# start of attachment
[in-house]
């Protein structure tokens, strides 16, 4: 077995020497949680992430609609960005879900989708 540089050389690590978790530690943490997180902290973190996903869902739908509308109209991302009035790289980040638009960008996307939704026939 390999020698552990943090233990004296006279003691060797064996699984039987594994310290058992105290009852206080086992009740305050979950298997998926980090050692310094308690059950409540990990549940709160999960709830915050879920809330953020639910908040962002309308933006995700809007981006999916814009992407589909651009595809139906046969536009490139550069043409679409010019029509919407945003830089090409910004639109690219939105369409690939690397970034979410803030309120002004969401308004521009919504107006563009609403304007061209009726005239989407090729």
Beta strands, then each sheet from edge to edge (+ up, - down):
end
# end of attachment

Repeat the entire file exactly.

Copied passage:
[in-house]
């Protein structure tokens, strides 16, 4: 077995020497949680992430609609960005879900989708 540089050389690590978790530690943490997180902290973190996903869902739908509308109209991302009035790289980040638009960008996307939704026939 390999020698552990943090233990004296006279003691060797064996699984039987594994310290058992105290009852206080086992009740305050979950298997998926980090050692310094308690059950409540990990549940709160999960709830915050879920809330953020639910908040962002309308933006995700809007981006999916814009992407589909651009595809139906046969536009490139550069043409679409010019029509919407945003830089090409910004639109690219939105369409690939690397970034979410803030309120002004969401308004521009919504107006563009609403304007061209009726005239989407090729």
Beta strands, then each sheet from edge to edge (+ up, - down):
end